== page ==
What’s the difference between gestational and traditional surrogacy, and which is more common?
One often-misunderstood fertility topic is gestational vs. traditional surrogacy. Some patients are confused by what exactly “surrogacy” means when it comes to genetic, legal, and logistical details. In this article, we’ll go over the differences between gestational and traditional surrogacy, including which is more common and recommended by fertility experts.
What Is Gestational Surrogacy?
All pregnancies need three things: sperm, an egg, and a uterus. In gestational surrogacy, each of these three components comes from a different person. The sperm and egg come from the intended parent and/or a donor, while the uterus belongs to a third person, known as a gestational carrier (commonly called a surrogate). The gestational carrier receives the embryo through in vitro fertilization (IVF), carries the pregnancy to term, and delivers the baby. However, the gestational carrier has no genetic connection to the baby.
What Is Traditional Surrogacy?
In traditional surrogacy, also called “genetic surrogacy,” the surrogate provides both the egg and the uterus. Usually, traditional surrogacy uses intrauterine insemination (IUI) to impregnate the surrogate with sperm from the intended father or a sperm donor. In this case, the surrogate does have a genetic connection with the baby, providing half of the genetic material.
What Is the Difference Between Gestational vs. Traditional Surrogacy?
The main difference is the genetic connection. In traditional surrogacy, the surrogate provides the egg and shares a genetic connection with the baby. In gestational surrogacy, the surrogate does not provide the egg, and has no genetic connection. We use the term “gestational carrier” to emphasize that a gestational surrogate carries the baby to term without providing any genetic material.
This seemingly simple detail creates some major differences between gestational and traditional surrogacy.
Emotional Differences in Gestational vs. Traditional Surrogacy
Because of the biological relationship between a traditional surrogate and the baby, traditional surrogacy can be more emotionally complex than gestational surrogacy. A traditional surrogate may feel more attached to the baby or have complicated feelings about handing the baby over to the intended parents after birth. Similarly, intended parents may struggle with knowing their surrogate is biologically related to their baby. Gestational surrogacy removes the biological factor from the surrogate experience.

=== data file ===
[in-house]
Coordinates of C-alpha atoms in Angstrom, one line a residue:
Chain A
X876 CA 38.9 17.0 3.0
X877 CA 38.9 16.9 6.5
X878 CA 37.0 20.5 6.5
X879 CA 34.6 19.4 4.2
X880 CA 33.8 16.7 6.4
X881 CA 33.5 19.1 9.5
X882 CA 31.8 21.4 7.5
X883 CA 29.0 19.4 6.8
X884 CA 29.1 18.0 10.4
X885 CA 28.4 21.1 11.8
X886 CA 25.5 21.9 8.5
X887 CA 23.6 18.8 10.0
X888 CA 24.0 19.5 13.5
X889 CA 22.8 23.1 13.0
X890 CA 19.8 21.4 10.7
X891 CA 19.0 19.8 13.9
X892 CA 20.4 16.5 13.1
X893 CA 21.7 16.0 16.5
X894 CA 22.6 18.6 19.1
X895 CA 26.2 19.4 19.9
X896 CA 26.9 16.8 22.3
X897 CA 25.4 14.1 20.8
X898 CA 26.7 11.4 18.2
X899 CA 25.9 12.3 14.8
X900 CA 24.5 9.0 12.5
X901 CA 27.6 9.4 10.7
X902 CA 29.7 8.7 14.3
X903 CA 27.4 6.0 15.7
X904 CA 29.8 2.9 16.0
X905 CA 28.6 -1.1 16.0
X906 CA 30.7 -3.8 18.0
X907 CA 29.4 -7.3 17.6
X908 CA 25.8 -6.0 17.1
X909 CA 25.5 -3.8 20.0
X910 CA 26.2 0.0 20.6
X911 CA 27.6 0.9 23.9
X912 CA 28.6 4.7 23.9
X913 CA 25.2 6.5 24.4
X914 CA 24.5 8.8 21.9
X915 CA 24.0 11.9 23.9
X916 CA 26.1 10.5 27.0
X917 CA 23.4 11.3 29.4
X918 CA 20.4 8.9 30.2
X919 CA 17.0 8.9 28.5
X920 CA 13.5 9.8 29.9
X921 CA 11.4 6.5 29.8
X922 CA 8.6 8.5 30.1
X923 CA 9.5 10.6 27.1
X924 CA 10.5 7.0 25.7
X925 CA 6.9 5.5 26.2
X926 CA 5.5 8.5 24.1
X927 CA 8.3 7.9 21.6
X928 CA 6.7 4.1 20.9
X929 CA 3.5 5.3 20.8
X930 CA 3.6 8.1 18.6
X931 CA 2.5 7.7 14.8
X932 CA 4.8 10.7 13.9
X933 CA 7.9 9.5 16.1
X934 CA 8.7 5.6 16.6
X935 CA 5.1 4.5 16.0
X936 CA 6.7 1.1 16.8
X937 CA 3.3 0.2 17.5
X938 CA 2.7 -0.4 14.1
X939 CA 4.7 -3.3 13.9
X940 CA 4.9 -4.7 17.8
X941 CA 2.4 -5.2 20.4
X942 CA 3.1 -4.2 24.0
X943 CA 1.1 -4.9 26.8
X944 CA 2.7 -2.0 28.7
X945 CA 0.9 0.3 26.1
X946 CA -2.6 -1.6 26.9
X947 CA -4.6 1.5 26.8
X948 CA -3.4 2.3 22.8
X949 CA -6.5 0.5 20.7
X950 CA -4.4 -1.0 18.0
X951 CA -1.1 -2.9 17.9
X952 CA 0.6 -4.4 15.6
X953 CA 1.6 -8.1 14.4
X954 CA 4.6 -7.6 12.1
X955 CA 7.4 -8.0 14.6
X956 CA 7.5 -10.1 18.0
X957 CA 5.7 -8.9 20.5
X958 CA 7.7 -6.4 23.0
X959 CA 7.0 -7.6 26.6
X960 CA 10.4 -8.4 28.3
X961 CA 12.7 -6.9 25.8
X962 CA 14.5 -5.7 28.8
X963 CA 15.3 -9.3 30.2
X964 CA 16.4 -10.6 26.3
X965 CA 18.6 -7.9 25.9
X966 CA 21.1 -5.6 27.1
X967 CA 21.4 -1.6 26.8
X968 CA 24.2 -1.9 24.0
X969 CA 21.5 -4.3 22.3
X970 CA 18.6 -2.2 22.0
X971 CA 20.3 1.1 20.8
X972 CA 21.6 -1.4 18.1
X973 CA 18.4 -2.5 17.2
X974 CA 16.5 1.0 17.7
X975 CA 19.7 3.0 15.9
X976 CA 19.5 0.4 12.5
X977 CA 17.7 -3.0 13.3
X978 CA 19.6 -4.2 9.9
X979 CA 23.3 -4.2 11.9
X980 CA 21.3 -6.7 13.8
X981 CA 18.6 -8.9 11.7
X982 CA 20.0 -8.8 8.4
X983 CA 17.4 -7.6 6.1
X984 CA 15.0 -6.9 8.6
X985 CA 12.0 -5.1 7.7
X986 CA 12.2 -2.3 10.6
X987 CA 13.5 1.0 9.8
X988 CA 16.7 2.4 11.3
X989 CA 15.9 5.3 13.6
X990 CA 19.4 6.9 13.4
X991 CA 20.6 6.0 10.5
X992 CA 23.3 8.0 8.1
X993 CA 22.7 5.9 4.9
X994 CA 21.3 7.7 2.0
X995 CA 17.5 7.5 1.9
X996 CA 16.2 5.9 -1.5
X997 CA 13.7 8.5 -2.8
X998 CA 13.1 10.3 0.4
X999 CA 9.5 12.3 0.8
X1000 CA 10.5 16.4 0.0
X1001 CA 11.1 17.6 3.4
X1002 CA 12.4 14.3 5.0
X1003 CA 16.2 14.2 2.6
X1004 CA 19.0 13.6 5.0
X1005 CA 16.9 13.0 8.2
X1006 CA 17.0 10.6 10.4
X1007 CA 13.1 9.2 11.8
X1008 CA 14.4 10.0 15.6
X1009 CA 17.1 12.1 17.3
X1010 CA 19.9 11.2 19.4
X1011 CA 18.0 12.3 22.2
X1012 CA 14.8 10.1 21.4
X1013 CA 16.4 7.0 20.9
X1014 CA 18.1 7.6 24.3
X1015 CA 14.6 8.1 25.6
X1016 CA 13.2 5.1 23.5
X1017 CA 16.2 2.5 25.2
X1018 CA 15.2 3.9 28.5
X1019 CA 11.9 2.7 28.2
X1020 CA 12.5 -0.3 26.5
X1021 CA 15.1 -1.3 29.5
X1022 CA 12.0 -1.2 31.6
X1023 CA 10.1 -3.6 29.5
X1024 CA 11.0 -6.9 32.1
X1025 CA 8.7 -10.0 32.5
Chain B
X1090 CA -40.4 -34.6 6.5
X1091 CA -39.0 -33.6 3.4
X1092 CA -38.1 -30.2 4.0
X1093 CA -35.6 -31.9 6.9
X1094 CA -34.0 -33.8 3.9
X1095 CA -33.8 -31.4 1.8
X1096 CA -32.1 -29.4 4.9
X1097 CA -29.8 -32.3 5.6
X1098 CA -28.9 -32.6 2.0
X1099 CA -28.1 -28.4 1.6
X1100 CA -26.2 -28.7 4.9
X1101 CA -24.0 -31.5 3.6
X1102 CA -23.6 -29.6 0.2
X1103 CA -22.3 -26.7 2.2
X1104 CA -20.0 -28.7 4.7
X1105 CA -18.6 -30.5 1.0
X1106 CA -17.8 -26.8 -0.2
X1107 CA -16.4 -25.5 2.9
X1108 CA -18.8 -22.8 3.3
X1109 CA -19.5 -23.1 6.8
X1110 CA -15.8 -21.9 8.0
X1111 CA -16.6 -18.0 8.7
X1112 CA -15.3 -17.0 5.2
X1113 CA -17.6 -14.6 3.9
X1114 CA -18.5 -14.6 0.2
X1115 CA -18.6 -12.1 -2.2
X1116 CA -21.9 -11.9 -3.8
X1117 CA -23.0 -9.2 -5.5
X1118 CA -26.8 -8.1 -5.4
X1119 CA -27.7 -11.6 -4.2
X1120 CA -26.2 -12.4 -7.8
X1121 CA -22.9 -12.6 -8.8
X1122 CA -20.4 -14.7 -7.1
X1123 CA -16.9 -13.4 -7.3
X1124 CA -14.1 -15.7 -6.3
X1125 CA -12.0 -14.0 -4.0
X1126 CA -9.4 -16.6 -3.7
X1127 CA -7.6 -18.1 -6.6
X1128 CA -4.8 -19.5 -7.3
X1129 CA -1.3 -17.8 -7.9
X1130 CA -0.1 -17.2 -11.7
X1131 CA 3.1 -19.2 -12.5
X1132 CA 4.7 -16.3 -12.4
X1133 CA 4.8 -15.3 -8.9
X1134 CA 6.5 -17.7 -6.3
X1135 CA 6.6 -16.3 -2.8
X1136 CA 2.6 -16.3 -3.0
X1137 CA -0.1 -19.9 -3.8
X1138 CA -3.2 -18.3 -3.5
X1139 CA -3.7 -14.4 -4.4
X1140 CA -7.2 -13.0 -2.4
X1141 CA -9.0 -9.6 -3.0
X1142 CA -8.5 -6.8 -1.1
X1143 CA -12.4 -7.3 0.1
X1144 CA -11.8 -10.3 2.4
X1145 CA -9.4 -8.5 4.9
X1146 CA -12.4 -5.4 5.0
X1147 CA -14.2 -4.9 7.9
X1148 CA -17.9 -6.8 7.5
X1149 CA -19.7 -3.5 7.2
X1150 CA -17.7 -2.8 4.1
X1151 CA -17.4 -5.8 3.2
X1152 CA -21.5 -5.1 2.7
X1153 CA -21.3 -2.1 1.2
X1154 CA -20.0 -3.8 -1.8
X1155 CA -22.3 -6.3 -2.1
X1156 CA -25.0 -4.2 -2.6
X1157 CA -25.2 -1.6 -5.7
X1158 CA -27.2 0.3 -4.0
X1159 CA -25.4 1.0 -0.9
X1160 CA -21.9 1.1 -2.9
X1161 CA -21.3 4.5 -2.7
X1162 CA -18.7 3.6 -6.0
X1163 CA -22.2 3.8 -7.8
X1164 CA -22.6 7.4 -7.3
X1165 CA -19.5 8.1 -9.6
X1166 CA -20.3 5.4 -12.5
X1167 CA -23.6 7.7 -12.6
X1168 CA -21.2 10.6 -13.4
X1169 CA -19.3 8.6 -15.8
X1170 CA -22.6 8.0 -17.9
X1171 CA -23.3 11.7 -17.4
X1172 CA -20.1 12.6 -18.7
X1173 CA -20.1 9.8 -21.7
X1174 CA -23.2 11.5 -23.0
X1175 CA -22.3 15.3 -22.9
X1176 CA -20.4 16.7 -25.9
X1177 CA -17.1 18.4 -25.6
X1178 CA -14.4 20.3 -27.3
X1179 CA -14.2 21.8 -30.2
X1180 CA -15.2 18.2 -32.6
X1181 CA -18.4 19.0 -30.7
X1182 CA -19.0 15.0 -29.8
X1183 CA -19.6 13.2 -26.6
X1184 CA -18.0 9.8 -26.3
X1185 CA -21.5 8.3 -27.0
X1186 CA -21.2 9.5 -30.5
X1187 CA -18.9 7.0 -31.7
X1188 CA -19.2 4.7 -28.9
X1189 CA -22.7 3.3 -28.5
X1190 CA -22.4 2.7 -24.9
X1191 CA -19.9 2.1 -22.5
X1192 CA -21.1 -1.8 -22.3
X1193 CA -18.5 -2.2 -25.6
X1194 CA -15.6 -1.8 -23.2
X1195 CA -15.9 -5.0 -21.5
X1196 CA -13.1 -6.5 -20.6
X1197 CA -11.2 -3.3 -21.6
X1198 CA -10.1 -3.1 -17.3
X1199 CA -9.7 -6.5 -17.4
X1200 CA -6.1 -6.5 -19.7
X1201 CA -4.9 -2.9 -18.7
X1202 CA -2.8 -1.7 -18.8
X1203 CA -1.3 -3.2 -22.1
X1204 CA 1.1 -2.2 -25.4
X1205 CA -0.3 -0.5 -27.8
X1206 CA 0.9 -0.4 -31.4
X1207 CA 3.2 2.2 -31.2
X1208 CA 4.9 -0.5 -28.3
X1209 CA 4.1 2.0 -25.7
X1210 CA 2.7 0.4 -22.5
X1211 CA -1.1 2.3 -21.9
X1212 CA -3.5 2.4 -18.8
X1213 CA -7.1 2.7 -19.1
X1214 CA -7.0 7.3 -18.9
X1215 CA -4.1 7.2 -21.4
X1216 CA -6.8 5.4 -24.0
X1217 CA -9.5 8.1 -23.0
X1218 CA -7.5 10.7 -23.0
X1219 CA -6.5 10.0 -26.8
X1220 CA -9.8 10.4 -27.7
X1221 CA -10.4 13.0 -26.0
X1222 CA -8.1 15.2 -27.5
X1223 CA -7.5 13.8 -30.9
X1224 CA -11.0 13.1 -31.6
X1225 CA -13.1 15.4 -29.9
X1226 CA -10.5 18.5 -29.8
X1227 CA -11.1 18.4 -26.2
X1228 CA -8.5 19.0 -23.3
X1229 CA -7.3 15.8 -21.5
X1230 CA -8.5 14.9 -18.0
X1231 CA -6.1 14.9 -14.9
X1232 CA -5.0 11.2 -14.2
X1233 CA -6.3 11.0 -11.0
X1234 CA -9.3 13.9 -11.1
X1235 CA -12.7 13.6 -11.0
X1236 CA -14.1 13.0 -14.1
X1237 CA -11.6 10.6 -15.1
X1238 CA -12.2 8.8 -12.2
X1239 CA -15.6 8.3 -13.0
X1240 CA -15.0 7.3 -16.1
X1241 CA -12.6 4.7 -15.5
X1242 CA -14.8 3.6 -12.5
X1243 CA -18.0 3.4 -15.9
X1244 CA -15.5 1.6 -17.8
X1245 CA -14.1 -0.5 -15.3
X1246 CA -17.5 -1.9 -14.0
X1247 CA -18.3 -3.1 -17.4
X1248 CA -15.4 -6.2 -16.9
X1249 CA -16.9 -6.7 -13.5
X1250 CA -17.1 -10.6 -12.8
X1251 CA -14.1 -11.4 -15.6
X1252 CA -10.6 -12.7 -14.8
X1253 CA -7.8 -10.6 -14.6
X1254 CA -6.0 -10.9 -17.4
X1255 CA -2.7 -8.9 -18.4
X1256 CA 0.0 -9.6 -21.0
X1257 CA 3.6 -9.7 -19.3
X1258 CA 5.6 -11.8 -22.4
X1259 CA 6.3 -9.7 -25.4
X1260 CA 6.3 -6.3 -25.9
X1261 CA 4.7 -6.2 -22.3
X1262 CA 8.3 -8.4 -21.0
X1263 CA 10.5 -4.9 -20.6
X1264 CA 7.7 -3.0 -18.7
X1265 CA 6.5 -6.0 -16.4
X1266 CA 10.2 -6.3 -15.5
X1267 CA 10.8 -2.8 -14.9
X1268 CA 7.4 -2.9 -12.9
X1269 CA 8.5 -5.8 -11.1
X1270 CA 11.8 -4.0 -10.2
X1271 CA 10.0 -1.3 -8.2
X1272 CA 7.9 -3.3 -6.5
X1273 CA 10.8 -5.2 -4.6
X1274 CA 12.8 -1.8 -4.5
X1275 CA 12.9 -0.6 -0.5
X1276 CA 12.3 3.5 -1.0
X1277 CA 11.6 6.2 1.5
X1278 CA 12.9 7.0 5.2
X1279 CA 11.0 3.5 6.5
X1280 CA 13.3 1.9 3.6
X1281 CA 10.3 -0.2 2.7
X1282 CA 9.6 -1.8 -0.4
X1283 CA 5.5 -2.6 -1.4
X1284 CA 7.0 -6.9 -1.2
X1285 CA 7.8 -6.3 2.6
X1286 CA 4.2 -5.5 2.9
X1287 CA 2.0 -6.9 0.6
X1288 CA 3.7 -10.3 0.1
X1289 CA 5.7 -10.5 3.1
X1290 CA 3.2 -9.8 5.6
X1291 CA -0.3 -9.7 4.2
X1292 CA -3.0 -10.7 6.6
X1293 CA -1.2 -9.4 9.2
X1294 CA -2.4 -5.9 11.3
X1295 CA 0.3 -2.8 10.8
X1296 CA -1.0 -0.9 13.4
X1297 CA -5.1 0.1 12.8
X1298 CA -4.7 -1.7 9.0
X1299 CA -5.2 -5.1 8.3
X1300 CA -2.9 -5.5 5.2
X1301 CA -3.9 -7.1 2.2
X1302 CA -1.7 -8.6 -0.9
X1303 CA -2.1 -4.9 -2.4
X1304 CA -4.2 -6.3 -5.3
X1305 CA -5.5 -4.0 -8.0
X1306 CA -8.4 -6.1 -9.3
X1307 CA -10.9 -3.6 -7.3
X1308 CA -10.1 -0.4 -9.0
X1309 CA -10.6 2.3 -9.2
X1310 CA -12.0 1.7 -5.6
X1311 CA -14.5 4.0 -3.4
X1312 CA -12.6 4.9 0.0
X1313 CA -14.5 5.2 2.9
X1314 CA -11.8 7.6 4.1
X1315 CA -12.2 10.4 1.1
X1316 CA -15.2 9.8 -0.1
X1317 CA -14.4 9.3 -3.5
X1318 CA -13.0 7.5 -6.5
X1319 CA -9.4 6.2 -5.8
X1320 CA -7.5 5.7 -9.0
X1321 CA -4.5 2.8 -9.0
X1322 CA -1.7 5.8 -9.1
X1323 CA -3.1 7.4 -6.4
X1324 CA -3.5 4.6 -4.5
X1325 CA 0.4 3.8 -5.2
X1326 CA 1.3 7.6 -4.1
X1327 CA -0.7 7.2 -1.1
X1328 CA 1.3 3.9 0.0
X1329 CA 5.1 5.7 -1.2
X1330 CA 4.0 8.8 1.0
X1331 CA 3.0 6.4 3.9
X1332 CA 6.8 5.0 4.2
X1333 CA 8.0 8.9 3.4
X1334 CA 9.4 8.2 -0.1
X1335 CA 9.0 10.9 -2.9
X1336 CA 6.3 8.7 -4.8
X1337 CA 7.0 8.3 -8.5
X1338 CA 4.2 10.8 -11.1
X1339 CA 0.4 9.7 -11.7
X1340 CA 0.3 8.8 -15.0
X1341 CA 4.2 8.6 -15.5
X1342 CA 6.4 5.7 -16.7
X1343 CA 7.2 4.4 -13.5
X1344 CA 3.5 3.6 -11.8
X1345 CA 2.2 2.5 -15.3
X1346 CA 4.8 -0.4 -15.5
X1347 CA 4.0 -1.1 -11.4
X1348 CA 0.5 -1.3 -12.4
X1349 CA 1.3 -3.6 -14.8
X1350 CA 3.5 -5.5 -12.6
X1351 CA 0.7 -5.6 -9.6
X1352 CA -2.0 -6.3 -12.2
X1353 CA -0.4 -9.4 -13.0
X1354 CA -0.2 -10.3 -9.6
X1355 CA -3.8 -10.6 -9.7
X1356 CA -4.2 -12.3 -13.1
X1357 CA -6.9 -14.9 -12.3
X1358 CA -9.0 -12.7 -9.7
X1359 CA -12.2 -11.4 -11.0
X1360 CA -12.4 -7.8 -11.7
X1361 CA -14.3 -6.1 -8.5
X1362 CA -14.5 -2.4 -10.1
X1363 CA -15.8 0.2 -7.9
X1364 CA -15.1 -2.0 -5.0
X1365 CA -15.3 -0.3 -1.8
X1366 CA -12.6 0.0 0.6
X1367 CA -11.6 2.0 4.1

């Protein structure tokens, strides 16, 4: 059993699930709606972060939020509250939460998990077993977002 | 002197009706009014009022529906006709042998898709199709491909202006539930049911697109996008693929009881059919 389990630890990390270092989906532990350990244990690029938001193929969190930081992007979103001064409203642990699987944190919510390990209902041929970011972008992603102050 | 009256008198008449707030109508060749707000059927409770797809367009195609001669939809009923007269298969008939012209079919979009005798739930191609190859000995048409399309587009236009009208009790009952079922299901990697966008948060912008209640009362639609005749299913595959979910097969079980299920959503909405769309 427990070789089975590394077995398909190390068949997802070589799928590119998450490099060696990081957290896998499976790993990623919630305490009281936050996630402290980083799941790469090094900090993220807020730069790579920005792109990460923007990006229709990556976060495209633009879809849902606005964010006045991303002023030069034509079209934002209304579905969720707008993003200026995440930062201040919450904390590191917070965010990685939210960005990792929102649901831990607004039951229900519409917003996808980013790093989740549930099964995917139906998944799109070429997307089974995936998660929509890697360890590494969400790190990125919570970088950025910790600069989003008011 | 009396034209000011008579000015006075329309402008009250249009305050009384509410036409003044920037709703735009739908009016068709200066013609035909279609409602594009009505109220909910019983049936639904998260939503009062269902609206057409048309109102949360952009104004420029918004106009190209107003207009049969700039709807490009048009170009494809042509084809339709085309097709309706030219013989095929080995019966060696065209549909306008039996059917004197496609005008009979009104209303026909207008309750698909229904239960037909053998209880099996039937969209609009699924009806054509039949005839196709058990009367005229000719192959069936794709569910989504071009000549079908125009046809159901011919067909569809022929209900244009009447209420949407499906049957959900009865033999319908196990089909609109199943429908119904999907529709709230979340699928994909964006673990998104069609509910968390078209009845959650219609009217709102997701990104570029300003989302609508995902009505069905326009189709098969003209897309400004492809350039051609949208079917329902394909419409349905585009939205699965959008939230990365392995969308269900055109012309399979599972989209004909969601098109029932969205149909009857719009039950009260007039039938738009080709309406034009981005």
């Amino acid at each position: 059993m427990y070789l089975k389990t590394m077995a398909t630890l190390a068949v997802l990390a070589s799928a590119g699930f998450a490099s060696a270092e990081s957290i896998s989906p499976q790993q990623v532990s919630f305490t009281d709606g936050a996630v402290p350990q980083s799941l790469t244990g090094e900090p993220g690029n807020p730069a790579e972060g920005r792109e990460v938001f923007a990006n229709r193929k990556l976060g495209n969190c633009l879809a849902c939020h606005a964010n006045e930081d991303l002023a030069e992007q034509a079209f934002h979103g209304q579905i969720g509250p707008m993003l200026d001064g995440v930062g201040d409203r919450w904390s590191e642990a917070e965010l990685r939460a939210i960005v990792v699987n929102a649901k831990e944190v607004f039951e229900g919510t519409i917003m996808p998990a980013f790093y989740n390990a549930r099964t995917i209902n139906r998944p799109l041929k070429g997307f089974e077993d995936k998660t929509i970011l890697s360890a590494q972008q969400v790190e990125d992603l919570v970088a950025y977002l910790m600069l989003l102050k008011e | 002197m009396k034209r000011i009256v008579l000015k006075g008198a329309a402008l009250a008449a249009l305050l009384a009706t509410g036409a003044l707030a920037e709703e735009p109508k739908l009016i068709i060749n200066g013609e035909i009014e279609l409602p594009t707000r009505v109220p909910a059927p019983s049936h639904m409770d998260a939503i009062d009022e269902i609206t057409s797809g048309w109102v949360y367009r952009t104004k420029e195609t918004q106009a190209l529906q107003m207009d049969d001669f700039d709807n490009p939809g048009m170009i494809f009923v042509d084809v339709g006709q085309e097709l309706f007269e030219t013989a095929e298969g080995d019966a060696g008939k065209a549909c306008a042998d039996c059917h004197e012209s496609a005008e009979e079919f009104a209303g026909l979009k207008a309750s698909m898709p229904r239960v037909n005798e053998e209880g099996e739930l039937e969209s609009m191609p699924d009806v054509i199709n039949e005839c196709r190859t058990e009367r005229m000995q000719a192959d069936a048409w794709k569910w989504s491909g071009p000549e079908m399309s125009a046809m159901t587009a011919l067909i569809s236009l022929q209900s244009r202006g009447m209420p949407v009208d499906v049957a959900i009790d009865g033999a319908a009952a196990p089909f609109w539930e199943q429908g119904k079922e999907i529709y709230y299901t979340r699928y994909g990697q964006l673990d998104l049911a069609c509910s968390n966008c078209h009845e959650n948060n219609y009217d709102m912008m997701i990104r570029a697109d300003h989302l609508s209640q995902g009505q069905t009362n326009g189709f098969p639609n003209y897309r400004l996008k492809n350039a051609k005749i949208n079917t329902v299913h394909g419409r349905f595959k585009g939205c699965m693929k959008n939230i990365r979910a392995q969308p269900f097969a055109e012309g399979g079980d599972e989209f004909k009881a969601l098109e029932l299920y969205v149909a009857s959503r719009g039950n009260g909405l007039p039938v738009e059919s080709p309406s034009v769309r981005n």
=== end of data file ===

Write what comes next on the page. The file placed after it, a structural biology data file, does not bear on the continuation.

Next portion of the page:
Legal Differences in Gestational vs. Traditional Surrogacy
Gestational carriers have no legal parental rights to the babies they carry. In most cases, the intended parents establish their full legal parenthood before their baby is born with a pre-birth order, which makes sure that their names are on their child’s birth certificate.
Traditional surrogacy has more legal risks. Many states don’t allow traditional surrogacy at all. Where it is allowed, the surrogate is legally considered the biological mother, and cannot formally give up parental rights until after the baby is born. If the surrogate decides she wants to keep the baby, the intended parents may have to go through a lengthy court process. Even if the surrogate gives the baby to the intended parents as agreed, the parent without a genetic connection to the baby (ex. the intended mother, or the parent in a gay couple who did not provide the sperm) may need to go through the legal process of adopting the baby to have parental rights.
Which Is More Common: Gestational or Traditional Surrogacy?
Gestational surrogacy is far more common nowadays. Since the development of IVF in 1978, gestational surrogacy quickly replaced traditional surrogacy as the preferred method. In fact, most fertility clinics (including PNWF), surrogacy agencies, and fertility lawyers only work with gestational surrogacy agreements. Similarly, the American Society for Reproductive Medicine (ASRM) only provides guidelines for gestational surrogacy, as “traditional surrogacy is rarely offered by most programs, and is more ethically and legally complex.”
Interested In Gestational Surrogacy?
At PNWF, we have a dedicated team to coordinate and assist with gestational surrogacy. While the process is complex, we have decades of experience helping intended parents navigate their surrogacy journey. If you’re interested in gestational surrogacy, reach out to us today.